Earlier this month, lots of people gathered to enjoy the Mokofest event, hosted by the Funtopia Youth Initiative Foundation at Emilio Wilson Park. The Mokofest hosted a wide range of performances including singers, dancers, DJs and poets, but in the spotlight were the Soualigan Giant Moko Jumbies!
These are impressive dancers that balance on very tall stilts, and the tradition has deep-running roots to West African culture. Lots of kids took part, performing twice at the Park and also on the Boardwalk Boulevard – amazing the onlookers. Since it was not only about enjoyment, but also about promoting awareness about Moko Jumbie culture and the art of stilt walking, Funtopia decided to have a poetry and logo competition this year.
“Moko jumbies in west African culture are seen as seers and protectors of the village though our Soualigan Giants, moko jumbies, have been seen primarily during festivals and events for entertainment; many of our walkers express excitement in being able to master the skill of walking tall,” Funtopia President, Ms. Lucinda Audain, told The Kids Herald.
Taking part in the programme “has changed their level of confidence and they have newfound pride knowing there is a connection to what their forefathers used to do.
“We think it’s important for children to not only learn about Moko Jumbie culture, but also to learn about its African connection. It has been a journey of self-discovery for us, one which has unlocked many stories we can further develop about the afro Caribbean connection surrounding moko jumbies.
“We have heard stories of local salt pickers using stilts to cross the Great Salt Pond during salt picking season. We don’t know how accurate the story is, but its premise seems very logical. Salt pickers would use stilts to walk through parts of the pond that were not completely hardened, to not walk through the wet salt with their bare feet to get to the parts that were ready to be extracted.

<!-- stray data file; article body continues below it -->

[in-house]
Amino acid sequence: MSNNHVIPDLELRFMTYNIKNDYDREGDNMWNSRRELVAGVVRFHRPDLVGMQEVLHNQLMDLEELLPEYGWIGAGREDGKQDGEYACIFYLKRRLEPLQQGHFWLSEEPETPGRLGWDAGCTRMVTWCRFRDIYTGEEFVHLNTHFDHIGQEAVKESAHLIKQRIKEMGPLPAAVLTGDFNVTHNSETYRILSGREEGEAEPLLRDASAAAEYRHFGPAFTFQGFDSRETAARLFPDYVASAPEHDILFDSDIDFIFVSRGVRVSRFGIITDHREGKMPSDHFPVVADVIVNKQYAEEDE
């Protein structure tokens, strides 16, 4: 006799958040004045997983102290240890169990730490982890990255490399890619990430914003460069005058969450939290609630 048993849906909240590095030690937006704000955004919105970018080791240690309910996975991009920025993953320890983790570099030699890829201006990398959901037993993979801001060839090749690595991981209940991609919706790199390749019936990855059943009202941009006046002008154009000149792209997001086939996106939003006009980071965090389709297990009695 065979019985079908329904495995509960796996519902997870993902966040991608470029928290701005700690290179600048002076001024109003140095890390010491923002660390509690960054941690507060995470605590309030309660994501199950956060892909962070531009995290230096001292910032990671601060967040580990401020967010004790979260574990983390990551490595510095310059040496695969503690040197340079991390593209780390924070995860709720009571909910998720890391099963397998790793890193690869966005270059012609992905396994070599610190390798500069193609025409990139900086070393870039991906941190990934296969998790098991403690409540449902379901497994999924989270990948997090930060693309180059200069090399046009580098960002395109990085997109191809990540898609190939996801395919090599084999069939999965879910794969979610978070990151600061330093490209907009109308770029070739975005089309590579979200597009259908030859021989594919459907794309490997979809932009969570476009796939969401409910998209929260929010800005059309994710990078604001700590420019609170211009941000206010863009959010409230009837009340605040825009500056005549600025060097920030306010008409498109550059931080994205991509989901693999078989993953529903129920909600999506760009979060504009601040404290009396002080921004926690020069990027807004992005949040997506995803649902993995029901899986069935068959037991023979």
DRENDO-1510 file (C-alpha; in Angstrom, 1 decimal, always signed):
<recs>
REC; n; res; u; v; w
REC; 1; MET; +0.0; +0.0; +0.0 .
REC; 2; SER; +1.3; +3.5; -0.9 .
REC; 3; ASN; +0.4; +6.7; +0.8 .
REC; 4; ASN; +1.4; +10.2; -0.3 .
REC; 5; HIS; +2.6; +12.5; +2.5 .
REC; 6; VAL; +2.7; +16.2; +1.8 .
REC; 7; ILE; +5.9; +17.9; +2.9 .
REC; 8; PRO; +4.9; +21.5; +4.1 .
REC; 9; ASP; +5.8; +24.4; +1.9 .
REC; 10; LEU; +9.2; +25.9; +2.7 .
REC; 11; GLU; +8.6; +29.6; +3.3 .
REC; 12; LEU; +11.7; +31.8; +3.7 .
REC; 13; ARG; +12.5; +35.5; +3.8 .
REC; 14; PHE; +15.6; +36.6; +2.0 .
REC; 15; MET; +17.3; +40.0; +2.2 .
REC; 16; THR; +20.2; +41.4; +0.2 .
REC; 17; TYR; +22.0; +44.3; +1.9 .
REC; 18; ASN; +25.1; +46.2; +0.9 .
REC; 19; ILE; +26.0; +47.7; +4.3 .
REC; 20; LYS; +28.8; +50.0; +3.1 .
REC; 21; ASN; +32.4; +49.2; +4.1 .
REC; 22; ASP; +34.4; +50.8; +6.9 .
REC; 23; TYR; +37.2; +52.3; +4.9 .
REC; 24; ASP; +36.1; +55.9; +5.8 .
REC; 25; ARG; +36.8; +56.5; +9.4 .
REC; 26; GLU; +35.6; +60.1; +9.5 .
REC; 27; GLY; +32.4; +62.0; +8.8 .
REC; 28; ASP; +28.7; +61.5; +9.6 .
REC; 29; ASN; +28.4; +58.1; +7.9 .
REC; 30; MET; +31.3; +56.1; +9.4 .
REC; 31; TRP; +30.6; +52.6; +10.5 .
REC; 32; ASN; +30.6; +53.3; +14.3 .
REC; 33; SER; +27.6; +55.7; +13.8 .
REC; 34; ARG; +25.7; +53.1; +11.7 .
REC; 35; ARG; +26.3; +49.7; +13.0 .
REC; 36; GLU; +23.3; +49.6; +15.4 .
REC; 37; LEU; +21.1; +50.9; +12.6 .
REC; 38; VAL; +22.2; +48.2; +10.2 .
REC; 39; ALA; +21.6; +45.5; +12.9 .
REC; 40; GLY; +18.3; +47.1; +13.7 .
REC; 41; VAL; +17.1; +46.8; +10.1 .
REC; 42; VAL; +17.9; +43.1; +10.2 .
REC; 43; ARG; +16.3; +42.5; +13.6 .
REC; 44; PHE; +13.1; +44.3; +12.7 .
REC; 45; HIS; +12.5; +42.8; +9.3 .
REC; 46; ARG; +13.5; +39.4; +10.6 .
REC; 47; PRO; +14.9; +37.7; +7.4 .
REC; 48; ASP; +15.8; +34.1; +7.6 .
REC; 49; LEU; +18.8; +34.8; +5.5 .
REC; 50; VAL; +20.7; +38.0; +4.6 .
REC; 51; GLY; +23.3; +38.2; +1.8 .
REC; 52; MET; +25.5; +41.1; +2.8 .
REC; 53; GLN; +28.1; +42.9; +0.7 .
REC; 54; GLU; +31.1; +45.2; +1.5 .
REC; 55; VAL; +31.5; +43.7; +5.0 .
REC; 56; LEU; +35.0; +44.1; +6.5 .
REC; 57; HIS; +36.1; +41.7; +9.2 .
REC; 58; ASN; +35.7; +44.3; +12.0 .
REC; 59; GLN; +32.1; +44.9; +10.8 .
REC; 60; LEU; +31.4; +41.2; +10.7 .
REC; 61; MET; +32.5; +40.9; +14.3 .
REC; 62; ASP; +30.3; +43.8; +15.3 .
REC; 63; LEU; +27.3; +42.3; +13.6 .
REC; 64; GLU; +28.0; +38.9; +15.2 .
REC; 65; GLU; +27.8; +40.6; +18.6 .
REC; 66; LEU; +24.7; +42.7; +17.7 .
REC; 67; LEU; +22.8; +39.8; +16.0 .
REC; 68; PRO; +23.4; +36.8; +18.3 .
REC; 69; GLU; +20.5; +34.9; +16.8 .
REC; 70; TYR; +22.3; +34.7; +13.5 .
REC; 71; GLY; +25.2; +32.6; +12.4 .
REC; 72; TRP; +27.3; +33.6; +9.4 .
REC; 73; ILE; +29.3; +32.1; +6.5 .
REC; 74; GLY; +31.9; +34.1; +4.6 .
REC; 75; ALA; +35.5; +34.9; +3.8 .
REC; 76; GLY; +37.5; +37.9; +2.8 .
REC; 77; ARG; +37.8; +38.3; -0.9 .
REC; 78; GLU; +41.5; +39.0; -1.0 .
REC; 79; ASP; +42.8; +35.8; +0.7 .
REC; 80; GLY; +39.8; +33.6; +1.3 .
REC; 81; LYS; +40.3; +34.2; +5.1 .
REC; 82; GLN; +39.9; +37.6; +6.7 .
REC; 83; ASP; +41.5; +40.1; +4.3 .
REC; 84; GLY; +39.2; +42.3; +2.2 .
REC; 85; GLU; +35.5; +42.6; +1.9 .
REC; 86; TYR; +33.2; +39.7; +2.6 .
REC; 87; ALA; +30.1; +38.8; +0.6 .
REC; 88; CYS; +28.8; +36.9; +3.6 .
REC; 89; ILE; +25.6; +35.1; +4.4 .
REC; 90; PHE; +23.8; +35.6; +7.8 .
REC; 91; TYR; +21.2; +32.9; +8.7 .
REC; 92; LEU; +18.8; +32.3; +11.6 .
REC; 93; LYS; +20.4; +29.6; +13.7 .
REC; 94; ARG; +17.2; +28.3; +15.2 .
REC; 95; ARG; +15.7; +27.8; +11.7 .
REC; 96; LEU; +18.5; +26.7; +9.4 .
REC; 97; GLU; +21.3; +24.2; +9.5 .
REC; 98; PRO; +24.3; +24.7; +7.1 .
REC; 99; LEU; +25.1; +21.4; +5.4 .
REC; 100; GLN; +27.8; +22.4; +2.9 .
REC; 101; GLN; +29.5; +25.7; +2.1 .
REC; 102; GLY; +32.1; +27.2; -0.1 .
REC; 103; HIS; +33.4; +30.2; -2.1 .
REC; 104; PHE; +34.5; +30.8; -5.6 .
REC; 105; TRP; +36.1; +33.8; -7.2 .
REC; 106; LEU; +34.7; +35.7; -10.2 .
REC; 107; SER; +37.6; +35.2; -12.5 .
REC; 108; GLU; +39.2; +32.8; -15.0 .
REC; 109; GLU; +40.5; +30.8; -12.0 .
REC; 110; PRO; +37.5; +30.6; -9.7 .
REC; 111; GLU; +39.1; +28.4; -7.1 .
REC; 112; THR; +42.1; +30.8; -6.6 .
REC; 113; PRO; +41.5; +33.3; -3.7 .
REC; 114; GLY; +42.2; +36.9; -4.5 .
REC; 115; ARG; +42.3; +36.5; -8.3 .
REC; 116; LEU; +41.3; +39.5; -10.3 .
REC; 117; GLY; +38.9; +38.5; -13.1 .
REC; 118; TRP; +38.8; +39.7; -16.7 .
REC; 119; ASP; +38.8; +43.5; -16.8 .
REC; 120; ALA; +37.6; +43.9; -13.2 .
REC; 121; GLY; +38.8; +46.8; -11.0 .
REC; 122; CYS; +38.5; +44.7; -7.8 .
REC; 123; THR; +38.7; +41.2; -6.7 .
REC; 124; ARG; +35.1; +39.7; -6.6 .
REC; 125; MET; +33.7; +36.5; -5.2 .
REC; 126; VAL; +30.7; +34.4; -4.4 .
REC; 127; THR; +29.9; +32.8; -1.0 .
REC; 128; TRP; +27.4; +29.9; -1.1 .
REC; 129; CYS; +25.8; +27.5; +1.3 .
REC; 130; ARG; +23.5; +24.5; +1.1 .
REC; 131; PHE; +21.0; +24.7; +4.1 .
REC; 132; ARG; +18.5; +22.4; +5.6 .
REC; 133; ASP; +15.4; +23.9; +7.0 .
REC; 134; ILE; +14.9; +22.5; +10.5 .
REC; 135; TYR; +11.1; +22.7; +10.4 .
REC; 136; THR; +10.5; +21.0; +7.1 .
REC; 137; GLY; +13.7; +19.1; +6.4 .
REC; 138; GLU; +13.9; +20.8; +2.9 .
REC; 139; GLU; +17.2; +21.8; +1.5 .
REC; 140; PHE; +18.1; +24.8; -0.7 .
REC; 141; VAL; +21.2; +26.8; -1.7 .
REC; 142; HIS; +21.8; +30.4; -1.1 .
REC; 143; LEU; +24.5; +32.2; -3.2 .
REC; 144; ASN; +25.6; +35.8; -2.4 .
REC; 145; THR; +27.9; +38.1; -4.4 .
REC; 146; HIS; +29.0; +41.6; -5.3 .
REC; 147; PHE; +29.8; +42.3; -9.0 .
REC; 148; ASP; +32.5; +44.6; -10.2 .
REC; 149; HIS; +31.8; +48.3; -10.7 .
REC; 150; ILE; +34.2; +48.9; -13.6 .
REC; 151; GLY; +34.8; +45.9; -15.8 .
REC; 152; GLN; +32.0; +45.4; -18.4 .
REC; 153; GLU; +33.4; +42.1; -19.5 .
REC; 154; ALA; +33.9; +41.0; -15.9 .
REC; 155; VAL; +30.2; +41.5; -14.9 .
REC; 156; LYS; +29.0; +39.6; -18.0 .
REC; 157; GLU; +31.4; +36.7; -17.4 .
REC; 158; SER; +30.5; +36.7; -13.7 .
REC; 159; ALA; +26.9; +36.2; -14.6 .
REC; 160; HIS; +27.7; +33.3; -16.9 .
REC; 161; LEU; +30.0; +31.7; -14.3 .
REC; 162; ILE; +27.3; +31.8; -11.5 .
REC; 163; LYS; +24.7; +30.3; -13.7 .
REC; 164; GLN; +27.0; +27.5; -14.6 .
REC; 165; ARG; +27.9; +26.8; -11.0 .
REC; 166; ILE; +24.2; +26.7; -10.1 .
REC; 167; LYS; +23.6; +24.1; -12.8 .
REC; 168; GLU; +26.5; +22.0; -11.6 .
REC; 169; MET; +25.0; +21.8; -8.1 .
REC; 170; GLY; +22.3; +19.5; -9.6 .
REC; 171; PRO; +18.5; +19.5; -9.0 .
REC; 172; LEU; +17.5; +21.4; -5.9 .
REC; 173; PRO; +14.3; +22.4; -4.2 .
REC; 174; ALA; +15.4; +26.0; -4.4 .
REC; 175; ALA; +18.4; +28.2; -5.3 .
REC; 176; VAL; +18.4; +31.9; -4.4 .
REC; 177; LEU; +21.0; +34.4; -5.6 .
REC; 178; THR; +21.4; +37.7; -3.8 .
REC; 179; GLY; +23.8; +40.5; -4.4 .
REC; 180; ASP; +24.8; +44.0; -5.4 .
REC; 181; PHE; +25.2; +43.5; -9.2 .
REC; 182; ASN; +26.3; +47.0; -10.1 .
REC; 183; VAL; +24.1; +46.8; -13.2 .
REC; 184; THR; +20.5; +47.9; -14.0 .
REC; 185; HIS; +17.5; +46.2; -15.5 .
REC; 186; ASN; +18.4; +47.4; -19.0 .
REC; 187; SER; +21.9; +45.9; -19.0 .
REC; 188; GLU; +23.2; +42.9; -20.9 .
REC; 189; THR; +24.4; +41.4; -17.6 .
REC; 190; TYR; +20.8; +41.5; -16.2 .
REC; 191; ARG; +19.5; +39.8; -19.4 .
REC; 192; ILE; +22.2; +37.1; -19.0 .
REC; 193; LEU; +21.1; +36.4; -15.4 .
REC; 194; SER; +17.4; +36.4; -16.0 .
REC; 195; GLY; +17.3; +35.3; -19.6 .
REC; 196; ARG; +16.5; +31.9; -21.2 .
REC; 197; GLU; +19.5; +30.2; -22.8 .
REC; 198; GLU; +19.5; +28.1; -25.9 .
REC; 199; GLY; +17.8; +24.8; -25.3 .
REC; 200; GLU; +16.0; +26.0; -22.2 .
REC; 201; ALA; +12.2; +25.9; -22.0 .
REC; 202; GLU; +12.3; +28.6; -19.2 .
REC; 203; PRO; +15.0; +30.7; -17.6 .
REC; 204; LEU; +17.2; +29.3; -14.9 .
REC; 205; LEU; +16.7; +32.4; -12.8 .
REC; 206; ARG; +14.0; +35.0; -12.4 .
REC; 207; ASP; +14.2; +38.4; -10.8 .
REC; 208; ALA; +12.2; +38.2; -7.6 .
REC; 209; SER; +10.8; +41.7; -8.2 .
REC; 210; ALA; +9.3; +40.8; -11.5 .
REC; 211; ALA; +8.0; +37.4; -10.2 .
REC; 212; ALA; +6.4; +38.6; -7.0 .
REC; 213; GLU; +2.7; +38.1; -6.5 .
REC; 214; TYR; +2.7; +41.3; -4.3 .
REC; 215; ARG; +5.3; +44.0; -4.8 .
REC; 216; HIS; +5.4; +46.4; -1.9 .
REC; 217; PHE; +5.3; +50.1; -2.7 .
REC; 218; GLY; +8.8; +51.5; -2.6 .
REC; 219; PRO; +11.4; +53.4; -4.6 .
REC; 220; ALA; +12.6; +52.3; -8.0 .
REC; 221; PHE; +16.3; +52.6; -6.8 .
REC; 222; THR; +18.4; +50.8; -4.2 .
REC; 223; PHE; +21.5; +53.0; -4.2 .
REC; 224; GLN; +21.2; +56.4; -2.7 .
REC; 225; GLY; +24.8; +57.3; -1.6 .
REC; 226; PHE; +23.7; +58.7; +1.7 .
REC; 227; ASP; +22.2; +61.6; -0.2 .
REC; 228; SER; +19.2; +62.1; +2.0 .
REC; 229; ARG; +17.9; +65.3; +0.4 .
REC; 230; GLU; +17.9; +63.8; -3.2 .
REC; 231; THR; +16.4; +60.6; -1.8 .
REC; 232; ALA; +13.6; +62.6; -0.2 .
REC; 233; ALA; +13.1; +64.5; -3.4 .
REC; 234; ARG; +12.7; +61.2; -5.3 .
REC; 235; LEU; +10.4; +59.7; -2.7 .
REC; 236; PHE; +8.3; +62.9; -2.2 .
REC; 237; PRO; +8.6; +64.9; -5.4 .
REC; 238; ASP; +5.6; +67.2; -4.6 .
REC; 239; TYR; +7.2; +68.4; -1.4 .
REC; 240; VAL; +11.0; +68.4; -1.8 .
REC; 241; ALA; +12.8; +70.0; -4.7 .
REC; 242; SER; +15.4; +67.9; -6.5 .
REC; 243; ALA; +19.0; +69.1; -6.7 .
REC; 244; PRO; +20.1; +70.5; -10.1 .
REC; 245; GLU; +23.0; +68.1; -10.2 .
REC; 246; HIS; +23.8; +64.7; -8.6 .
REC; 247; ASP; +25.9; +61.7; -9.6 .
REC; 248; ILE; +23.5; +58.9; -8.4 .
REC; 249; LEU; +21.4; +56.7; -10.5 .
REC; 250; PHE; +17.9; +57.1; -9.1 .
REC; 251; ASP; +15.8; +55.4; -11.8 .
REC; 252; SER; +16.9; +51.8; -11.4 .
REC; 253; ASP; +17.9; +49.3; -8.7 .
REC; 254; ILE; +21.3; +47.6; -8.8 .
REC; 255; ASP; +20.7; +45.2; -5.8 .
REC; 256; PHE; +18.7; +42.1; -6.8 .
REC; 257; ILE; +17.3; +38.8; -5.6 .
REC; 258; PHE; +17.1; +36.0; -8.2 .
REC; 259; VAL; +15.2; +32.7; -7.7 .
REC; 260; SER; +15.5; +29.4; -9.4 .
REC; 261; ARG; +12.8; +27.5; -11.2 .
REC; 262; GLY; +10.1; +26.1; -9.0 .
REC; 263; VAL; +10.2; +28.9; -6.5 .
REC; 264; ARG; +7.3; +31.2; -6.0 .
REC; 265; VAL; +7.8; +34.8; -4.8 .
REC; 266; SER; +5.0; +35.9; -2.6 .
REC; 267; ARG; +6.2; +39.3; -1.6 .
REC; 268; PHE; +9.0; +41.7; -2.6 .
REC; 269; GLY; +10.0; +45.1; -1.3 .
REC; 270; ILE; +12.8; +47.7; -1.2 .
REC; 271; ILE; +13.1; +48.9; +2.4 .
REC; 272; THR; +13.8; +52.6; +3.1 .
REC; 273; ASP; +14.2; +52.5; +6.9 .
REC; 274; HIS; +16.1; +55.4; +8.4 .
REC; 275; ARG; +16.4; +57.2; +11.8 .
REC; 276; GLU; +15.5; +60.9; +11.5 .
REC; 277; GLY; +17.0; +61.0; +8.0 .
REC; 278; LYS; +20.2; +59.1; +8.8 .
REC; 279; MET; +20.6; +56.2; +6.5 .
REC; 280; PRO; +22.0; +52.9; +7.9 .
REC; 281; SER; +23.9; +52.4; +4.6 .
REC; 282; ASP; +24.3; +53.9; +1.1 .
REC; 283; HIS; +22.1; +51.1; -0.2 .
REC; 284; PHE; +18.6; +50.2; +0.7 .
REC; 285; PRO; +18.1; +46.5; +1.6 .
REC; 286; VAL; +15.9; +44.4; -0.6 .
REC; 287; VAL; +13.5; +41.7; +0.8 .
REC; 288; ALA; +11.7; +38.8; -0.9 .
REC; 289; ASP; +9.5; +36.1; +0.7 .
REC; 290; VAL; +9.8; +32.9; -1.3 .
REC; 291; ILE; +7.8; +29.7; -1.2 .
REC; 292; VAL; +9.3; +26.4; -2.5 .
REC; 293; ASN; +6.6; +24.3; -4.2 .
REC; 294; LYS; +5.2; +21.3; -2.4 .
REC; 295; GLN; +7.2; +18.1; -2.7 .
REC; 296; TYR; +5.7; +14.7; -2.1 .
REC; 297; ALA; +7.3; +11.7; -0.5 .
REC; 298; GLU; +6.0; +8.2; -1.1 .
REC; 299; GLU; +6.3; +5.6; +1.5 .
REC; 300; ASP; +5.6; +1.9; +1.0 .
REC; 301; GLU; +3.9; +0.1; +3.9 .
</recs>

The Poetry and Logo Competition
“Over the years, we have become aware of the misconceptions around this topic and our goal is to educate the community. Participants were presented with the topic and had to research the theme in order to create their submissions. You can see some young people really did research with their use of specific vocabulary in their poetry pieces.”
There were two winners each for the poetry and logo competitions. A total of 75 entries had been submitted in total. When it comes to the youngest winners, 12-year-old Nathannia Golden succeeded in the logo category, and 9-year-old Diya Asrani succeeded in the poetry category.
Competition judge Dion Gumbs said, “I was amazed and equally impressed by the design submitted by Nathannia; the logo has an international appeal and can be easily transmitted on a T-shirt or a cap. Congratulations to her.”
Poetry entries were graded on creativity, use of language, and relevance to the topic. Both winners scored 23 out of a maximum possible 25 points.
Here is Diya’s poem:
Soualigan giant moko jumbie
Soualigan giant moko jumbie, a beautiful warrior.
Watching over his village protecting from the evil.
A true giant moko jumbie, a seeker and a protector.
Standing tall, tall, tall
And their tallness is symbolic to the power of God.
People can’t keep away their smiles during celebrations, when they see men, women and children dressed up as moko jumbies in their colourful costumes and flamboyant behaviour.
Soualigan giants, athletic stilt walkers are important to our history and culture of Sint Maarten and it’s our hope that it will continue to live for hundred more years.